February 23, 1944 — July 16, 2014
John Dawson Winter III was born in Beaumont, Texas. He and his brother, Edgar, both got into music early in their lives and after seeing artists such Muddy Waters, B.B. King, and Bobby Bland, they fell in love with the blues.
In 1968, Sonobeat Recording Company released Johnny Winter's first album, The Progressive Blues Experiment. The small label's limited distribution gave the album limited success. In December 1968, while at an Al Kooper and Mike Bloomfield concert at the Fillmore East, Bloomfield invited Winter on stage. His performance attracted the attention of Columbia Records executives in the audience and they soon signed him to "largest solo artist deal of it’s time." (from Winter site)
Johnny Winter released his first Columbia record in 1969. He toured and performed at festival after festival, including...
- Big Rock Pow Wow,
- First Annual Detroit Rock and Roll Revival,
- First Annual WC Handy Memorial Concert
- Newport Pop Festival
- Toronto Pop Festival
- Denver Pop Festival
- Newport Jazz Festival
- Atlanta International Pop Festival
- Laurel Pop Festival
- Forest Hills Music Festival
- Midwest Rock Festival
- Atlantic City Pop Festival
- Texas International Pop Festival
- Raccoon Creek Rock Festival
- Palm Beach Pop Festival
- Miami Rock Festival
- Mid Winter Pop Festival (the festival never actually happened)
Oh yea. He played at the Woodstock Music and Art Fair, the festival that turned out to be THE festival of 1969 and, in the eyes of many still today, THE festival of all time.
Johnny Winter came on around midnight (Monday 18 August) after The Band and before Blood, Sweat and Tears. He played about an hour. His set-list was:
- Mama, Talk to Your Daughter
- Leland Mississippi Blues
- Mean Town Blues
- You Done LostYour Good Thing Now > Mean Mistreater
- I Can’t Stand It (with Edgar)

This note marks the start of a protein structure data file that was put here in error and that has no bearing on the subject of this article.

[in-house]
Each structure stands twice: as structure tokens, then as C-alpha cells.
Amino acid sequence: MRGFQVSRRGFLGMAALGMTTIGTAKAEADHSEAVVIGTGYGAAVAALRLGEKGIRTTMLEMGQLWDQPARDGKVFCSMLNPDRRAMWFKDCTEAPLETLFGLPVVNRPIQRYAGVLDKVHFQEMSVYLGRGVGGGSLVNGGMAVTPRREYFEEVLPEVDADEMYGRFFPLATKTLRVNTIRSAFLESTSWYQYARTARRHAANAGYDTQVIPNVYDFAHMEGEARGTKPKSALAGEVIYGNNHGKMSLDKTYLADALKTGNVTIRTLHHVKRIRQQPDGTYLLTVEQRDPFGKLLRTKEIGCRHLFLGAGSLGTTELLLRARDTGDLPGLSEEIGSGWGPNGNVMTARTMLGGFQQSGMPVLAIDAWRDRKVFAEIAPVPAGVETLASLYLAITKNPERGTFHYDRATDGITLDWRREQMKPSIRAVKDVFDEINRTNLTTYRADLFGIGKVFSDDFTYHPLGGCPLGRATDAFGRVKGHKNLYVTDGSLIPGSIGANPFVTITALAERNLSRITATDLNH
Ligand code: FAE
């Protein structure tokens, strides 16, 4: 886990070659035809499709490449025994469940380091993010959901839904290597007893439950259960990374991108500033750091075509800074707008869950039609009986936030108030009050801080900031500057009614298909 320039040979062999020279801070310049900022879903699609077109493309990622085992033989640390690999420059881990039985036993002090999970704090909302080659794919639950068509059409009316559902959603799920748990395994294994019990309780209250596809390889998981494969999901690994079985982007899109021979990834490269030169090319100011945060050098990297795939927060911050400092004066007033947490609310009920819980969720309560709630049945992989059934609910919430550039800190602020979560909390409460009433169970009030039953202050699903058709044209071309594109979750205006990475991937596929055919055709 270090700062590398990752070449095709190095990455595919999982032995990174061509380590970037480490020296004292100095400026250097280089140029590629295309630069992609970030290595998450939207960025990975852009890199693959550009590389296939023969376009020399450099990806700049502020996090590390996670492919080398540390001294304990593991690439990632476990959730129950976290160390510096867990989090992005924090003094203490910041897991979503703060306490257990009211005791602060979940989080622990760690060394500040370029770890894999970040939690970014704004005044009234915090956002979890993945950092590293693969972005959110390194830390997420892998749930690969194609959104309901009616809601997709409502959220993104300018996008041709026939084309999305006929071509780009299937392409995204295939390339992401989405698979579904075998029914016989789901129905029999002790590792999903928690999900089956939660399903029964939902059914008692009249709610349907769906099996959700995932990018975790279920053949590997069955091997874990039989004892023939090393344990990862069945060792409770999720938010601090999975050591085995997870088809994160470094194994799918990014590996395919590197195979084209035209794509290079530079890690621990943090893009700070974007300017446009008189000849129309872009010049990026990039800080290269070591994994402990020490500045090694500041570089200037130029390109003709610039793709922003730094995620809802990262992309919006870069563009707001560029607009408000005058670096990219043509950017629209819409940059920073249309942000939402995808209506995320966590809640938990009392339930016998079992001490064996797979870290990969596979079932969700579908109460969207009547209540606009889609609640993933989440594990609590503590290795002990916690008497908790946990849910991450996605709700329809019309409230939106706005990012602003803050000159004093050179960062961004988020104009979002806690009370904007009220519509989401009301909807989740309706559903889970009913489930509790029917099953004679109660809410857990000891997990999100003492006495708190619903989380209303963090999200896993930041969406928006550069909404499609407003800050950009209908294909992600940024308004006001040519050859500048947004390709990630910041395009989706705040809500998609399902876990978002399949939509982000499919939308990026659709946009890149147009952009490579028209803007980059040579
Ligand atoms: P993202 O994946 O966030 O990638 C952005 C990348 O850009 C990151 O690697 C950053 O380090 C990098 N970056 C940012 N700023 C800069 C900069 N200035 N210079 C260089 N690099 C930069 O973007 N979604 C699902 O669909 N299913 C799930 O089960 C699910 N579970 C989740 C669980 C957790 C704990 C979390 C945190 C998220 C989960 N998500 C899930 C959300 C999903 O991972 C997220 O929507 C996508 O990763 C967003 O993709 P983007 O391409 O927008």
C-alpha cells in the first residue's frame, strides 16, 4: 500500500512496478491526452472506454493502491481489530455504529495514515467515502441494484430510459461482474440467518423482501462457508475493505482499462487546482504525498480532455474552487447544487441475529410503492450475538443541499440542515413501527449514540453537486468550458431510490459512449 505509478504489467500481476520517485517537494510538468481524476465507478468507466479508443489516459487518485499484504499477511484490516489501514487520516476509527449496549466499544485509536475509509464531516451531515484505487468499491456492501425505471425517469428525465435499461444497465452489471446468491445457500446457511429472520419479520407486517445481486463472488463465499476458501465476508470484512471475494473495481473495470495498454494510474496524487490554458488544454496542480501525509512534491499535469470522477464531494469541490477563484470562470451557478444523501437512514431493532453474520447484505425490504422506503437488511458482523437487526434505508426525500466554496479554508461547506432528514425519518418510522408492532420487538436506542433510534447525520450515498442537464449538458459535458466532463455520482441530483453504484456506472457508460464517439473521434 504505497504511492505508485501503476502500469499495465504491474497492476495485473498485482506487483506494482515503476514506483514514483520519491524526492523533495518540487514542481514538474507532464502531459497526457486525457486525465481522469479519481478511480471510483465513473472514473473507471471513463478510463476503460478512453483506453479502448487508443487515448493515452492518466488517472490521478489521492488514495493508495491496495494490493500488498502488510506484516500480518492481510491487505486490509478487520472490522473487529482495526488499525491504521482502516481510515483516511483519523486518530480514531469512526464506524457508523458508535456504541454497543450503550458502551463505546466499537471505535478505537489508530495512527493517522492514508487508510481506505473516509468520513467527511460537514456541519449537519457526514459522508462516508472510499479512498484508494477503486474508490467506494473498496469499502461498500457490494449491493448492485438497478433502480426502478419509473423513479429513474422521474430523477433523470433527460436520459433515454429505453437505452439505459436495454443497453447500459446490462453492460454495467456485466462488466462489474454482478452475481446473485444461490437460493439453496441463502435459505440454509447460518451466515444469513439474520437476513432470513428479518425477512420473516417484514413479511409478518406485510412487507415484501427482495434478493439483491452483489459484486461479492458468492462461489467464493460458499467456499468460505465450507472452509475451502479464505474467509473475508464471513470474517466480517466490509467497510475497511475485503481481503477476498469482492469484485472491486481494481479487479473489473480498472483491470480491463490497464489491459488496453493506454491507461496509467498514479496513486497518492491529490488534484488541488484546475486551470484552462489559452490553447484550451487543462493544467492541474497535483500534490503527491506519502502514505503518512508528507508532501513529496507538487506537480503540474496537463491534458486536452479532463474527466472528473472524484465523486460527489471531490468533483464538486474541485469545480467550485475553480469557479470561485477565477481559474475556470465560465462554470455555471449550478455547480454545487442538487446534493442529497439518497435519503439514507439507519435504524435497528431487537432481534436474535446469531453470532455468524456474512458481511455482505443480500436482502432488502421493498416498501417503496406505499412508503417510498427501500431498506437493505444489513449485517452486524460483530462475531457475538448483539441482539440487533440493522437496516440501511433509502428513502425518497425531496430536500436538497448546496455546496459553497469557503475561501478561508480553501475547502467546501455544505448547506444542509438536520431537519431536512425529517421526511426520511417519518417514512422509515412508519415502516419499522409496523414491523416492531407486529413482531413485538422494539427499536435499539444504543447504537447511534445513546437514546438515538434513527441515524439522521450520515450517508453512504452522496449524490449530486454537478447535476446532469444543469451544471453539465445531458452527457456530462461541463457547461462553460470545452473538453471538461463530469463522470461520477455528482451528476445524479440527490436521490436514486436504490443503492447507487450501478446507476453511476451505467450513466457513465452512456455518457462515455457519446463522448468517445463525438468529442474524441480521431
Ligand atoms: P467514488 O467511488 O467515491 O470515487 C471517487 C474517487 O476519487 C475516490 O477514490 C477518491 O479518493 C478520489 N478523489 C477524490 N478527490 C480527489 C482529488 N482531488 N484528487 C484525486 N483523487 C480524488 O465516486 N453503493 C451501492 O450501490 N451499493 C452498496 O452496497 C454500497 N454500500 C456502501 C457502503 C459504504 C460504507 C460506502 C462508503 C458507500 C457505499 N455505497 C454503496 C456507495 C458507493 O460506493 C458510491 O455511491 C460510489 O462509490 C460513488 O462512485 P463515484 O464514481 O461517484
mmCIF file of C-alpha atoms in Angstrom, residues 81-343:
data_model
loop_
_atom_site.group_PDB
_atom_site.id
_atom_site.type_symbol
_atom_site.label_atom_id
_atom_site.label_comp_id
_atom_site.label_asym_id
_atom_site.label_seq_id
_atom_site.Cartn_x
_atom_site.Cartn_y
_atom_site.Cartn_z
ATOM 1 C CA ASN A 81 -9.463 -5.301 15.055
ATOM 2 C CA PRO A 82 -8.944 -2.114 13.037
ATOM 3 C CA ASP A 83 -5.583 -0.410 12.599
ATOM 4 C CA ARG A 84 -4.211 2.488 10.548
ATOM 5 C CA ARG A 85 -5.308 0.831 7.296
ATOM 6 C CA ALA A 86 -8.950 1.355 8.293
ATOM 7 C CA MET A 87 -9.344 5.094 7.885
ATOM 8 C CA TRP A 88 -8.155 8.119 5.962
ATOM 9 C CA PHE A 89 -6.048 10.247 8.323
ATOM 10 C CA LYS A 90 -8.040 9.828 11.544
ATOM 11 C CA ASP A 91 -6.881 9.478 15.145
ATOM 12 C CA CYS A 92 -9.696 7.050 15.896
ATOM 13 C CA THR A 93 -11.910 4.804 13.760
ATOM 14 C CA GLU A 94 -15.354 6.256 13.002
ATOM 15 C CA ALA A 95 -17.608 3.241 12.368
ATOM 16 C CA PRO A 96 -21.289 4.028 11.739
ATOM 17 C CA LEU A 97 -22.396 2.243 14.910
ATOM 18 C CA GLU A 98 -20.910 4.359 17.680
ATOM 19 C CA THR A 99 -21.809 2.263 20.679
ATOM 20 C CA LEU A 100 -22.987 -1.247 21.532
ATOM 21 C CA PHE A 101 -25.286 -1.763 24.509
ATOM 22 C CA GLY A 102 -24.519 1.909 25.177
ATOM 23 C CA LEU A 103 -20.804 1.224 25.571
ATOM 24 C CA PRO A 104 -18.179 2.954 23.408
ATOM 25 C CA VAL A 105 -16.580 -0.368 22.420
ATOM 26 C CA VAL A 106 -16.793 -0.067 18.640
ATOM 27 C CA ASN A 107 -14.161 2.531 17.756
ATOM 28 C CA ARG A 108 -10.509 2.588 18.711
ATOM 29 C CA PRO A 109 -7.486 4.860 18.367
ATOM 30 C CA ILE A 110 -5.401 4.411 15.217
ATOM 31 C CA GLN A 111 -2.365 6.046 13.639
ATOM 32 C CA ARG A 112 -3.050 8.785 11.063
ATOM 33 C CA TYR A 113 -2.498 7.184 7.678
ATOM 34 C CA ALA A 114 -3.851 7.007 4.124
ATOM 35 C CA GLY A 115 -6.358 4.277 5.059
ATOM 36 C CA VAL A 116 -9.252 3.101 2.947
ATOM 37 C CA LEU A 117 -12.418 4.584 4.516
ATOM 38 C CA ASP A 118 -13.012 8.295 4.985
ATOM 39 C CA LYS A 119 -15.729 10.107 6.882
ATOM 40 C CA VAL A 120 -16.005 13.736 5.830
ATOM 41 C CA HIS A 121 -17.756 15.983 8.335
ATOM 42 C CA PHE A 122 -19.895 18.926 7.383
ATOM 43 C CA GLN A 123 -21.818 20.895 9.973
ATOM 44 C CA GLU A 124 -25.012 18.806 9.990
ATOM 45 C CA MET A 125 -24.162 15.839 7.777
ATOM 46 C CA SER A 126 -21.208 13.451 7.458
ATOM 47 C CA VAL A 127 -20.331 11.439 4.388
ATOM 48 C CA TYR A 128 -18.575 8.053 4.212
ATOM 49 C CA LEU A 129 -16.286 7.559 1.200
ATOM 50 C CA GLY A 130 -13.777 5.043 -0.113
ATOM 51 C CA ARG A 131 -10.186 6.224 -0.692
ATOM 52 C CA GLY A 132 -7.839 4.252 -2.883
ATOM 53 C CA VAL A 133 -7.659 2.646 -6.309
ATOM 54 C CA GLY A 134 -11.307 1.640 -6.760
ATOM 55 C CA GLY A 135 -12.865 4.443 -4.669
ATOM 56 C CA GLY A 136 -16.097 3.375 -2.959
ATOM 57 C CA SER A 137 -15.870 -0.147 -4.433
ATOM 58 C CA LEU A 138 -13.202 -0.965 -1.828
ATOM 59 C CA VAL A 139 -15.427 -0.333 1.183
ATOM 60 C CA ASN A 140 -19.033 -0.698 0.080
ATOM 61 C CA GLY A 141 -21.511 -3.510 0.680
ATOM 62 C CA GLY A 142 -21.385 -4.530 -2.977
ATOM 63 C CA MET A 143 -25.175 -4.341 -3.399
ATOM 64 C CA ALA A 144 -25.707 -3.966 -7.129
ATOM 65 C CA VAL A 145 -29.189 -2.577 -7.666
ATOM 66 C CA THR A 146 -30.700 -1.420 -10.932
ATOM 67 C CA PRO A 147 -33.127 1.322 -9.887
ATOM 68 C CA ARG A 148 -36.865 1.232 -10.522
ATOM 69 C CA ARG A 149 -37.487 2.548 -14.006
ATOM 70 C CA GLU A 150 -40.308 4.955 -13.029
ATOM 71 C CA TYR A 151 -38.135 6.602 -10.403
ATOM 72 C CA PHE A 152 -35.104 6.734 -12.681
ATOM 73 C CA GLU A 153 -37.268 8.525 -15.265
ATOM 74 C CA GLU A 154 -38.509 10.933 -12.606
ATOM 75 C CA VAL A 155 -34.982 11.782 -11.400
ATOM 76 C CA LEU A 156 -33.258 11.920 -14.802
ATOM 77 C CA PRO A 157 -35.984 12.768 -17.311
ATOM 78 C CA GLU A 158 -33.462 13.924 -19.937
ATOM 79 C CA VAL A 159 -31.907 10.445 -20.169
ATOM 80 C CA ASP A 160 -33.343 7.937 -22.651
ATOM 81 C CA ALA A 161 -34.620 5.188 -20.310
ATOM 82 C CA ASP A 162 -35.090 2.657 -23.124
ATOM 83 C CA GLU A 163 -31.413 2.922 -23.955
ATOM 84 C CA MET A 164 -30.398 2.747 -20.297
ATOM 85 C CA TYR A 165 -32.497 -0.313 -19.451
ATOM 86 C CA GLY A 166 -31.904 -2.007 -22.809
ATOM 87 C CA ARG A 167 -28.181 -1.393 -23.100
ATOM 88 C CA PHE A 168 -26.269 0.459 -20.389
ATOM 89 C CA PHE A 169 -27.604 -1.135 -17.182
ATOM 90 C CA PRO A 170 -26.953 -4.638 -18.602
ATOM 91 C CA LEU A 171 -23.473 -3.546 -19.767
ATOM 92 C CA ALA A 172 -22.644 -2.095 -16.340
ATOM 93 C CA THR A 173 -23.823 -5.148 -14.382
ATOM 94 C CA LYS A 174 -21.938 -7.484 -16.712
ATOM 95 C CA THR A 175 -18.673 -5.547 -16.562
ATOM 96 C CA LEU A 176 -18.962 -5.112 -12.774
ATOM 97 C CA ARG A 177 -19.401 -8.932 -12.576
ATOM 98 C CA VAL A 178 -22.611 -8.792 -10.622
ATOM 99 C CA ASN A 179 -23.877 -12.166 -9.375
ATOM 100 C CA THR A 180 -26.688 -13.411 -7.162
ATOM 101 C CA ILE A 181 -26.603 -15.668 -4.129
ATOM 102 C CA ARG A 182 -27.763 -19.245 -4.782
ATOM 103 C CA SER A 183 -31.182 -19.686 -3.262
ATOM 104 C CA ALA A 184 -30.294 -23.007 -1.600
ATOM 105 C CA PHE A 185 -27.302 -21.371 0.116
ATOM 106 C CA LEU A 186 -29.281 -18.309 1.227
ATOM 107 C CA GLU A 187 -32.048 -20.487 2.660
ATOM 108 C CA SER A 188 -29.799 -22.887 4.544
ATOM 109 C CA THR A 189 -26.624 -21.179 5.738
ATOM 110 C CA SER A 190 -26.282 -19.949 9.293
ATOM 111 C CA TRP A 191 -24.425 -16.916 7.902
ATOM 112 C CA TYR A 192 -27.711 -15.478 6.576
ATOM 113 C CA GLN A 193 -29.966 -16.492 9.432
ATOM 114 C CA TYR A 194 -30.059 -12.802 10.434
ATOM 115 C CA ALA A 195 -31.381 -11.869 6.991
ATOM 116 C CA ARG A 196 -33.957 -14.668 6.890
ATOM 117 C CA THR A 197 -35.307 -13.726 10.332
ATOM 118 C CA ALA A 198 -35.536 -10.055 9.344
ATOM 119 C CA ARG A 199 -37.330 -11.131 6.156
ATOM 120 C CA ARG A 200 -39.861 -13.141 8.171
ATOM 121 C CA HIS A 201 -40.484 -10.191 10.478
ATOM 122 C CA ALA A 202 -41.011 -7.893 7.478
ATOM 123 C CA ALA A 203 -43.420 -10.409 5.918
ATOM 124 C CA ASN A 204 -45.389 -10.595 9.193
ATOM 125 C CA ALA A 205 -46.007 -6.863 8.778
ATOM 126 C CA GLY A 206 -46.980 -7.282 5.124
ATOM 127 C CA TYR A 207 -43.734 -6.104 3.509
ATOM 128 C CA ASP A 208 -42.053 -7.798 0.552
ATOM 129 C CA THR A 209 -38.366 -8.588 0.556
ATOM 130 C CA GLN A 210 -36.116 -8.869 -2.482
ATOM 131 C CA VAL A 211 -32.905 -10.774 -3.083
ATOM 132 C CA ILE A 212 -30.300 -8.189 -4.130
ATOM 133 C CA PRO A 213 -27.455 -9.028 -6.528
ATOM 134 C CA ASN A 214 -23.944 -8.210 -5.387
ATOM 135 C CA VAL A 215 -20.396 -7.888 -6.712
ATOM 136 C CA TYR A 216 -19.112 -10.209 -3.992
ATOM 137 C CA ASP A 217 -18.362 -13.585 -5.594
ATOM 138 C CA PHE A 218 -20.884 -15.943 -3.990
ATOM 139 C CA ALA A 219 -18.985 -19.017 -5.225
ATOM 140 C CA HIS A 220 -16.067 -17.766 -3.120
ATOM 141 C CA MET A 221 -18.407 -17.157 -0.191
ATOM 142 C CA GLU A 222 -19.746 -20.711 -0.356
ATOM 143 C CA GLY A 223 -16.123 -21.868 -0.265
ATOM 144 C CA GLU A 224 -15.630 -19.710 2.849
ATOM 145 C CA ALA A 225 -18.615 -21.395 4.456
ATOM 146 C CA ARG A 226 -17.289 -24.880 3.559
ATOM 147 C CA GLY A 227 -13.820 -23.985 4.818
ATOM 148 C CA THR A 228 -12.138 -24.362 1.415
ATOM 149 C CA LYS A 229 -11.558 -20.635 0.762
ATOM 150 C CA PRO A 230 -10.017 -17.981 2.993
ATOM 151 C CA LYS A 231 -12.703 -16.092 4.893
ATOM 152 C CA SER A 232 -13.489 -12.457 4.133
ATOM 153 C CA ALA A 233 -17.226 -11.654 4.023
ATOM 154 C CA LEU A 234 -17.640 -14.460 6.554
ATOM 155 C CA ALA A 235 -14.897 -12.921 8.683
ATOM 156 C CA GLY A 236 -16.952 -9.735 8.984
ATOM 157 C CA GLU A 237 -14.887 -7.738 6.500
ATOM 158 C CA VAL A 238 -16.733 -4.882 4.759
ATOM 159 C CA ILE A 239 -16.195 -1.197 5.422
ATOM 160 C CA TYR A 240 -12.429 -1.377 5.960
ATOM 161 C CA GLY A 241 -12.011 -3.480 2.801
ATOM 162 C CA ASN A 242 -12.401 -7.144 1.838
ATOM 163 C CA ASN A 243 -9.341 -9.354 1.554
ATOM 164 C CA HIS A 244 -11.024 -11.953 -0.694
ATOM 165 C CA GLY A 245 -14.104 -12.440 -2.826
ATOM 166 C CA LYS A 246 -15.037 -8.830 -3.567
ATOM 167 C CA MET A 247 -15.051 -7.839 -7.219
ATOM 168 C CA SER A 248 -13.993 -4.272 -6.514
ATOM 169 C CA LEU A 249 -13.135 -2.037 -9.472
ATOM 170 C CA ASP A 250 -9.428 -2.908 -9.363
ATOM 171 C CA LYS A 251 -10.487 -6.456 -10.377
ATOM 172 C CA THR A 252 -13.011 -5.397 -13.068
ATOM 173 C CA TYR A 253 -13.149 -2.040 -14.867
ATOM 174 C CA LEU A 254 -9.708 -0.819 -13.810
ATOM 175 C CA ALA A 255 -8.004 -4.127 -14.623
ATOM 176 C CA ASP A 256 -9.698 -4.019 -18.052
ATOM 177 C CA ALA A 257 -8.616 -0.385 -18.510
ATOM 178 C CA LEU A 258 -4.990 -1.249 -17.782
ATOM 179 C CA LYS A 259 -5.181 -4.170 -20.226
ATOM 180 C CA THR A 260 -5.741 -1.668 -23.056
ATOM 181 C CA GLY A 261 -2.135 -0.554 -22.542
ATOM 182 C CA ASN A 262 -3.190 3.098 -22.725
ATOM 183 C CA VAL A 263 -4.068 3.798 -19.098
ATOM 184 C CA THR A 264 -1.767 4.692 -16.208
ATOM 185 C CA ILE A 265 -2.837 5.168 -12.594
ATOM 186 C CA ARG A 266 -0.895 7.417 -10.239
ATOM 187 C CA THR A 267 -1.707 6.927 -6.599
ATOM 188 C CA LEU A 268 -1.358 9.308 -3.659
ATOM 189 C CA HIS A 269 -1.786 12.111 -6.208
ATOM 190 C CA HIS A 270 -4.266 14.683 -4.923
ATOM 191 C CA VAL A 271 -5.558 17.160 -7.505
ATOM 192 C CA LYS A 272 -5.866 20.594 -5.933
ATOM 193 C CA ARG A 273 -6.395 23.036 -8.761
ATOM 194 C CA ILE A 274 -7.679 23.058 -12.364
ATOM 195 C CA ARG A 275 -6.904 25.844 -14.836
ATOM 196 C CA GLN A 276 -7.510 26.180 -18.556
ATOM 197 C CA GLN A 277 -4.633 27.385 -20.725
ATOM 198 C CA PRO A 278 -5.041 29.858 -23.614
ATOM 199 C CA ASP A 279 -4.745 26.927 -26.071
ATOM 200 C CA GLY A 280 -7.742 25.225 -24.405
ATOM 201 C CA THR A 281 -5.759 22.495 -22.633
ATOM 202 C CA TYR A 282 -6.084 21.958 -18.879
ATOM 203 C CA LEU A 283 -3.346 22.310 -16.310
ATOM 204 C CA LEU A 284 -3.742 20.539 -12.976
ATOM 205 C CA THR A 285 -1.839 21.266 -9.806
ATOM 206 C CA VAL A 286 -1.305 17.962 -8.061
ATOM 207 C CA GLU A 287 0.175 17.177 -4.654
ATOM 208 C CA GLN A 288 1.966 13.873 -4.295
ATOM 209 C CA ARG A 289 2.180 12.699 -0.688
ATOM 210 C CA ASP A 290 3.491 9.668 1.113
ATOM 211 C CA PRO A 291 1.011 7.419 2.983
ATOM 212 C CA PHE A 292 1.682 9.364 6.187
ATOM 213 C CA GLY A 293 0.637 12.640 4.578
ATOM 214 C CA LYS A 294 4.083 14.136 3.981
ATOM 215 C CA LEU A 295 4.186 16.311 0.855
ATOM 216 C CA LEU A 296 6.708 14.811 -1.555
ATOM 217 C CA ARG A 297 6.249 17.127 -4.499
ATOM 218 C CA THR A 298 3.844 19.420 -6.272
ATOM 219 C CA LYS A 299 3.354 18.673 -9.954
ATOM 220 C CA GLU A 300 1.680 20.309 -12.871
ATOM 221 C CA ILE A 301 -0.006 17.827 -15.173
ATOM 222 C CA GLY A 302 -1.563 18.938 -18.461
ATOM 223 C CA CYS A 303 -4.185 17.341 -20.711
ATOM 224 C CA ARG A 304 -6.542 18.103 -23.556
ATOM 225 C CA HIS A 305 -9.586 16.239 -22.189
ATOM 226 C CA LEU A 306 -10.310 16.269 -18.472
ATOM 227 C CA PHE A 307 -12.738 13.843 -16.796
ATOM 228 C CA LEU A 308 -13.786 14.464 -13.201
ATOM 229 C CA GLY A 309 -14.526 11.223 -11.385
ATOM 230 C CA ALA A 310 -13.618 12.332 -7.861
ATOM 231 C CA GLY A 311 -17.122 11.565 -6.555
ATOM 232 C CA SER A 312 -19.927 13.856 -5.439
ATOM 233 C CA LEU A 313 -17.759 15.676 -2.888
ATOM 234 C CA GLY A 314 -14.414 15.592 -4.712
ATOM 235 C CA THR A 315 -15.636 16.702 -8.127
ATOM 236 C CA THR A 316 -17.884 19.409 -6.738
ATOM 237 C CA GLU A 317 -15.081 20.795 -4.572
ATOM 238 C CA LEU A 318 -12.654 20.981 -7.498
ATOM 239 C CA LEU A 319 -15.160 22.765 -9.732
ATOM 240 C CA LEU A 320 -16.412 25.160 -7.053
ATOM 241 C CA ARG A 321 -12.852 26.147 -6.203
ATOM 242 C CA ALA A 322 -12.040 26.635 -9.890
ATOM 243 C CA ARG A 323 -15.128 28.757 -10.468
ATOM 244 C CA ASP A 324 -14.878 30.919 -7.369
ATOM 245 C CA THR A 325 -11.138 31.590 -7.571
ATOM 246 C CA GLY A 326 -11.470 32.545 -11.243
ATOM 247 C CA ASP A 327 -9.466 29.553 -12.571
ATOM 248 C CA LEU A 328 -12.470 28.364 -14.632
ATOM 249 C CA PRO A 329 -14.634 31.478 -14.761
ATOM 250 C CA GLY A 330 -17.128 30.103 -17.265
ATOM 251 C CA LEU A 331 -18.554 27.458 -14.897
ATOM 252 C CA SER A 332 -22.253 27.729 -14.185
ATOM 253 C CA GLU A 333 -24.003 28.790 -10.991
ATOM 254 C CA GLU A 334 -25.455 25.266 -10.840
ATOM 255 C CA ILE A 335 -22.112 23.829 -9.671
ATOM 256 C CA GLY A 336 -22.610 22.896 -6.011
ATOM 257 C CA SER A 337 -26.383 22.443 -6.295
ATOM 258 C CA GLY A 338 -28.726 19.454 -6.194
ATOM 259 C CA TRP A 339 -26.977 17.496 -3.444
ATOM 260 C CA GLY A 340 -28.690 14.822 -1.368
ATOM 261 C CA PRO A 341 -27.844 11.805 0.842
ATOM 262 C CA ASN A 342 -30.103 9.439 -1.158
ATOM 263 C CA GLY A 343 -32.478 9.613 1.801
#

- Tobacco Road (with Edgar)
- Tell the Truth (with Edgar)
- Johnny B. Goode
Here's a YouTube of that performance (not a film).
Most know of Alvin Lee and his Ten Years After performance of "Goin' Home" from the 1970 movie or album. Johnny Winter did not get the Woodstock golden touch from either because he was not in or on either.
That did not stop his career. He successfully buffeted his way through rock and roll's many Scylla and Charybdis with a long career.
He kept on making albums (Winter discography) and fulfilled a dream by playing with and producing Muddy Waters. Winter produced Waters' , Hard Again (1977). He again worked with Waters on I'm Ready (1978). It was another Grammy winner.
Here's a great video from a movie on Johnny Winter. It's called Down and Dirty and was directed by Greg Olliver.
Johnny Winter died in Zurich, Switzerland on July 16, 2014. Writing in Rolling Stone magazine's David Marchese wrote "Winter was one of the first blues rock guitar virtuosos, releasing a string of popular and fiery albums in the late Sixties and early Seventies, becoming an arena-level concert draw in the process ... [he] made an iconic life for himself by playing the blues."
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